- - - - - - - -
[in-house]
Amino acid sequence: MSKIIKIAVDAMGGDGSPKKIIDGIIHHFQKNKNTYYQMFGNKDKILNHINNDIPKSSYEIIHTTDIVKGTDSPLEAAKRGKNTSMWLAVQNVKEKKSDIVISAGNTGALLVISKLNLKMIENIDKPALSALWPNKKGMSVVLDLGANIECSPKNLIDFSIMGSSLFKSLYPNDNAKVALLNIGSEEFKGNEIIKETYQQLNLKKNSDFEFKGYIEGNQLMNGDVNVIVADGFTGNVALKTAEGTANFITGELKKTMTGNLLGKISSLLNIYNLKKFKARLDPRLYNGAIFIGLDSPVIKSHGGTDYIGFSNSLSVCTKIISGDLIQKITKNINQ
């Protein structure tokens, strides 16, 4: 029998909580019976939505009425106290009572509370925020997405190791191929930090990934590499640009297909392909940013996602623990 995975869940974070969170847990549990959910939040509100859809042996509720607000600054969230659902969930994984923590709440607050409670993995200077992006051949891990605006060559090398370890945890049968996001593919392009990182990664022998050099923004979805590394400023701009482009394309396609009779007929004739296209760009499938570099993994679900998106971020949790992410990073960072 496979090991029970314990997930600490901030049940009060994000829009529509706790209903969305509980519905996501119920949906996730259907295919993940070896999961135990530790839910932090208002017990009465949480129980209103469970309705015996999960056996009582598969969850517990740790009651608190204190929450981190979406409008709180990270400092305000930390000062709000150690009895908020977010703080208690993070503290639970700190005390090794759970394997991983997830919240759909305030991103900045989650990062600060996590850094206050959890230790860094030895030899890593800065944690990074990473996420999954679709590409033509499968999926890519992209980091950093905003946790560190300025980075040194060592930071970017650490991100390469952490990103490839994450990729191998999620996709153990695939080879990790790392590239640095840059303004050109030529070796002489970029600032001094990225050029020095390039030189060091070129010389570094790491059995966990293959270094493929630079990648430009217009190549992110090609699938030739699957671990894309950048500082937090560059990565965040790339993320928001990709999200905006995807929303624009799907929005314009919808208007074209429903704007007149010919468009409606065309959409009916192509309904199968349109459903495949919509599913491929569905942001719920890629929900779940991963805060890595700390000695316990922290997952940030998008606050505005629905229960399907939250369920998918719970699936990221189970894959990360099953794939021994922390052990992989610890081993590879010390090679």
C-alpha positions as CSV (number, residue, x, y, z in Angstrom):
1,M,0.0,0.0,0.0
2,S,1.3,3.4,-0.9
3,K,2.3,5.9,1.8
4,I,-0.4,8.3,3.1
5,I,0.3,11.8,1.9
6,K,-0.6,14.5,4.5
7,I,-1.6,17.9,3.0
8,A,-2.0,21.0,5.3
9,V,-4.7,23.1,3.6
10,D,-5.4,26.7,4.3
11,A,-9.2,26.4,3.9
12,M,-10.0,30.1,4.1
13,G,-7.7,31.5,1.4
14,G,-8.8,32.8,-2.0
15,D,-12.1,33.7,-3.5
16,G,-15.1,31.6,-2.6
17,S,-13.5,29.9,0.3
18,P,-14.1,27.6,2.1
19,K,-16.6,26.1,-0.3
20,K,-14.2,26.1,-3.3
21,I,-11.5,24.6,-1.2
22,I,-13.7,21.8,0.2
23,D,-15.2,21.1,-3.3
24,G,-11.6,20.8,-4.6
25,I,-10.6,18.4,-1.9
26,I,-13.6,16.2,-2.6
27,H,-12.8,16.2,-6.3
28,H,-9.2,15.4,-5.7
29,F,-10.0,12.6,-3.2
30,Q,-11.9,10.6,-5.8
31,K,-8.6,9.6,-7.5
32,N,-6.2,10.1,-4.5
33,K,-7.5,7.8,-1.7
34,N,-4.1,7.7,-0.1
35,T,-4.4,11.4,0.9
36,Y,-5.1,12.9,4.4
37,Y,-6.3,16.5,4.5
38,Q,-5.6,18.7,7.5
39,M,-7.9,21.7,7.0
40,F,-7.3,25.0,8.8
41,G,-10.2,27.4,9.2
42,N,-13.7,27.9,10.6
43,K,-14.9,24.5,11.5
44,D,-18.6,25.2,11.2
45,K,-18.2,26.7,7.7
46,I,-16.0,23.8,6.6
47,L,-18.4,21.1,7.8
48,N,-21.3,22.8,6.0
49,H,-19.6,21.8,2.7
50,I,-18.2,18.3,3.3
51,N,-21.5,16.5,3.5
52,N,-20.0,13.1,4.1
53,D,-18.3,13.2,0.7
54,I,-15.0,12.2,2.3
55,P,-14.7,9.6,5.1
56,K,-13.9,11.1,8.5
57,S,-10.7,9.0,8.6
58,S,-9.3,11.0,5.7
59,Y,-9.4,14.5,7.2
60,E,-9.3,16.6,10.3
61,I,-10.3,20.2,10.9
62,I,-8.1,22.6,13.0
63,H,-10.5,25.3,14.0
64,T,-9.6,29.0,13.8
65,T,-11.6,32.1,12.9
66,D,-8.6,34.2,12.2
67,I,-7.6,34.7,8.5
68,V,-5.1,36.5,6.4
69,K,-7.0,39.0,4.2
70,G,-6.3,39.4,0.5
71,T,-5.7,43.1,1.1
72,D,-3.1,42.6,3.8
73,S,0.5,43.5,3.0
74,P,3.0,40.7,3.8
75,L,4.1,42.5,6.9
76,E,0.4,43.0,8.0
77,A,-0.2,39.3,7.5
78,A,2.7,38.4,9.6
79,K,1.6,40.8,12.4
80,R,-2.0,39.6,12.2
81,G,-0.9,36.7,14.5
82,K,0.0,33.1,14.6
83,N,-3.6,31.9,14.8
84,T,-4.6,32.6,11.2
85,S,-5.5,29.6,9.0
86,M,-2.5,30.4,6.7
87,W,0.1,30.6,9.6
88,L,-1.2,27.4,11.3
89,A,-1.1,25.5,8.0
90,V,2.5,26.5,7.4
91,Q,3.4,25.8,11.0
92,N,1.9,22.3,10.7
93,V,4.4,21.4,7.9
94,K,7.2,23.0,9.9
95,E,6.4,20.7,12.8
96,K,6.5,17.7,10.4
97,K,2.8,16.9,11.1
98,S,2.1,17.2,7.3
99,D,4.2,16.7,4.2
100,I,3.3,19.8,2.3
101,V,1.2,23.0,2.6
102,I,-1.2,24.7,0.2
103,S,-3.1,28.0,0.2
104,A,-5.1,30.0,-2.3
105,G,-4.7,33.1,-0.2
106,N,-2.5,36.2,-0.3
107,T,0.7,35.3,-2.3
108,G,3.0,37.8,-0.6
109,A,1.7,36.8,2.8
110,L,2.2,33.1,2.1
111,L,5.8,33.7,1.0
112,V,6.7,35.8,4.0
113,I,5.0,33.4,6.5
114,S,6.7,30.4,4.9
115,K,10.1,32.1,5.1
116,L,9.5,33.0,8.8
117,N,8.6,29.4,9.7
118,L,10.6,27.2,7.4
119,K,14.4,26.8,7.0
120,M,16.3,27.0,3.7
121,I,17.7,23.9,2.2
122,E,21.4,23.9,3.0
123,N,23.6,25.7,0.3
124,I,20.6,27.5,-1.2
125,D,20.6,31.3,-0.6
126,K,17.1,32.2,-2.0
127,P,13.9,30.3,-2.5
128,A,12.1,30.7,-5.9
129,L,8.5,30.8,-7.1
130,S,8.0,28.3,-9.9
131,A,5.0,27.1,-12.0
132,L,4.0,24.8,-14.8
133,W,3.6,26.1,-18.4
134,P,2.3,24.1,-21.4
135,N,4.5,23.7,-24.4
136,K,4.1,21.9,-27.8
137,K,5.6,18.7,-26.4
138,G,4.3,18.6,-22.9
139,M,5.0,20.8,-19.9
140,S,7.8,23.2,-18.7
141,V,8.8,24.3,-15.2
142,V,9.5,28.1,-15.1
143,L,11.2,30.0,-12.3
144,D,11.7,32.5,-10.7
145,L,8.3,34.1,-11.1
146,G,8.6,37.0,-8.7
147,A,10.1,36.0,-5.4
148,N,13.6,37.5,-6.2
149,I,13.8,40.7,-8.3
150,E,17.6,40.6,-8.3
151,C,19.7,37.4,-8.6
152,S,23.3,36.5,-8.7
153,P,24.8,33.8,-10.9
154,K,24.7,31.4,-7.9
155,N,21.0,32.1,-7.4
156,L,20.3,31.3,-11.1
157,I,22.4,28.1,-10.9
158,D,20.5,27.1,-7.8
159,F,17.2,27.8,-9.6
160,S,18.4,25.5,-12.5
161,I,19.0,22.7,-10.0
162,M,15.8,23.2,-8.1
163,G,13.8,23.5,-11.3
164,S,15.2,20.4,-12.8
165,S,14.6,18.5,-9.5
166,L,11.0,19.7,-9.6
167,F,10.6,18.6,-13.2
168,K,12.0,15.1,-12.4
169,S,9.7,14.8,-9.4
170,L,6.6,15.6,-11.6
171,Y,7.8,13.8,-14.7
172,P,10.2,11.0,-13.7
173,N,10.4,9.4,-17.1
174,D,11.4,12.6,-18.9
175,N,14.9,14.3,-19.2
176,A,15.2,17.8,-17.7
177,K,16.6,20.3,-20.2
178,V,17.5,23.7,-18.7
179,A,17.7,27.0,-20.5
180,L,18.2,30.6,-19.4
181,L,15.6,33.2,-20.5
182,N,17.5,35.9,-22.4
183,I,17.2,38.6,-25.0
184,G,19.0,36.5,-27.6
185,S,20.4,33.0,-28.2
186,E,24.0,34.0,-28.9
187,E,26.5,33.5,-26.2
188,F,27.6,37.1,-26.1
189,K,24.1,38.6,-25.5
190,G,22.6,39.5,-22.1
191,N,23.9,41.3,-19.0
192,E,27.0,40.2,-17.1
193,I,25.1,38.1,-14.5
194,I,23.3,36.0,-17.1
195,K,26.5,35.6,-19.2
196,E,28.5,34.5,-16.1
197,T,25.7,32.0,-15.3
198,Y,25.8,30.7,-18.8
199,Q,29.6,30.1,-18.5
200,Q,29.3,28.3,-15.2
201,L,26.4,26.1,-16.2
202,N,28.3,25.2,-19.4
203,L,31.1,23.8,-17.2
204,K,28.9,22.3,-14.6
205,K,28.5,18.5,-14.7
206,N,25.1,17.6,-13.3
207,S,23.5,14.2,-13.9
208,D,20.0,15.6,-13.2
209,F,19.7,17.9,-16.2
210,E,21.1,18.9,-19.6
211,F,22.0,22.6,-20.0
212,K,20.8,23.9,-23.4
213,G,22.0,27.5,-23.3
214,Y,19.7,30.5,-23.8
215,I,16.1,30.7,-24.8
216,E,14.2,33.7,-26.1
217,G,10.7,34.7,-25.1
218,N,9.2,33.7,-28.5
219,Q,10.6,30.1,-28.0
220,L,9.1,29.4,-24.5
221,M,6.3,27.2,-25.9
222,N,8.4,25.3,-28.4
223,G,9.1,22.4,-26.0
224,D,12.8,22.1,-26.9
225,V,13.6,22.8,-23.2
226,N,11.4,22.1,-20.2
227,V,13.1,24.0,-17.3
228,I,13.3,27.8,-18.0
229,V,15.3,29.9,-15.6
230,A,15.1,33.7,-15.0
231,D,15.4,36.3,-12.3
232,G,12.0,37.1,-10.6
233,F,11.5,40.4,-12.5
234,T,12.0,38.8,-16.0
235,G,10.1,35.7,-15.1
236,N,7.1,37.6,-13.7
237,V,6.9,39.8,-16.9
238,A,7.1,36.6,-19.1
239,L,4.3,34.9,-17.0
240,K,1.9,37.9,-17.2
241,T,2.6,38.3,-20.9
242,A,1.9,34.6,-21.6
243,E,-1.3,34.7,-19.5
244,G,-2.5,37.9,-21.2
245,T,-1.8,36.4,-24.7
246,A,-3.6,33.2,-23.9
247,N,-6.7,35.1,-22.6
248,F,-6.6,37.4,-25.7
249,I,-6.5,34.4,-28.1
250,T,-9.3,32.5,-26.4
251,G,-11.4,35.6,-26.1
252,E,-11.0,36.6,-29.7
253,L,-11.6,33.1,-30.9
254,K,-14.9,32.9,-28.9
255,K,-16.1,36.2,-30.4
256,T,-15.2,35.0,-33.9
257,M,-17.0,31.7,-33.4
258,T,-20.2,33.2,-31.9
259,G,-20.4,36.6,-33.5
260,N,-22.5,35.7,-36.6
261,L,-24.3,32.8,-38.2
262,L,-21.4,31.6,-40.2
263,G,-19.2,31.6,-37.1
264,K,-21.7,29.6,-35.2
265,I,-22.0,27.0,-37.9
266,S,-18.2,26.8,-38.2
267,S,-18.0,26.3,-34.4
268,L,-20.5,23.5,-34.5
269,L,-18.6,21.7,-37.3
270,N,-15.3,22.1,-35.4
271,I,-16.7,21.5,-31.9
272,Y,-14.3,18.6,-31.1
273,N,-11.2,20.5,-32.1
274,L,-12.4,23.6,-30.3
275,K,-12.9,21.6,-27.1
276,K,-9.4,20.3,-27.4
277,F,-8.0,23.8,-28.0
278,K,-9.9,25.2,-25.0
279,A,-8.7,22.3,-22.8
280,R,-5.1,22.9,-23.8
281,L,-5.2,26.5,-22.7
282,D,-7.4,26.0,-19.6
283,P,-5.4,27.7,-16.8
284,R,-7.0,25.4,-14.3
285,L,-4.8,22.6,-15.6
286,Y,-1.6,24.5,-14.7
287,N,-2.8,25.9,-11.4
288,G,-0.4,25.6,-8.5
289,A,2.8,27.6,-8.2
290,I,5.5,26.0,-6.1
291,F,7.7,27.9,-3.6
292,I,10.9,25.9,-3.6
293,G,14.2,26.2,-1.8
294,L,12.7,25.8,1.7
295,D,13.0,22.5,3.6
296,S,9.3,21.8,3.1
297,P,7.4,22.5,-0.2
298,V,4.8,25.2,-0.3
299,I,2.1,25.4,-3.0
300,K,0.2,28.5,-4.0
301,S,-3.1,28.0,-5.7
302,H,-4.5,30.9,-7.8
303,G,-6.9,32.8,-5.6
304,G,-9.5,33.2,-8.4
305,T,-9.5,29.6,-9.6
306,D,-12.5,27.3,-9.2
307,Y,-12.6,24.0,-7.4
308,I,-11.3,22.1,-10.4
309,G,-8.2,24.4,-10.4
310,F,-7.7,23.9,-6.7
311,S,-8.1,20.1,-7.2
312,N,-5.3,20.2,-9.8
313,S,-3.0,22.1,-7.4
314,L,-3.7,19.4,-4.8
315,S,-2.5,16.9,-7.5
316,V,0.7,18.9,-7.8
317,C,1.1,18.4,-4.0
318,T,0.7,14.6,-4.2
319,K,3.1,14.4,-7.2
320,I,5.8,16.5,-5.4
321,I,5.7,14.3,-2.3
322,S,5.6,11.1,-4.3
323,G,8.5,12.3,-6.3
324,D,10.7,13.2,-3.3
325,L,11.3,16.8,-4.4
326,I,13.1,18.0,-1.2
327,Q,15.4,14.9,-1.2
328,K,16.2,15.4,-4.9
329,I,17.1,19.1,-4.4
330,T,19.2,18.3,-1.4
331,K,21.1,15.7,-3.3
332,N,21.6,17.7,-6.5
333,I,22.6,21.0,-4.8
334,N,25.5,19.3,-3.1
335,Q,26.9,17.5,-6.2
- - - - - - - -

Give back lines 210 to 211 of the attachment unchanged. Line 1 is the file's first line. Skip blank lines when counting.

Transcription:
206,N,25.1,17.6,-13.3
207,S,23.5,14.2,-13.9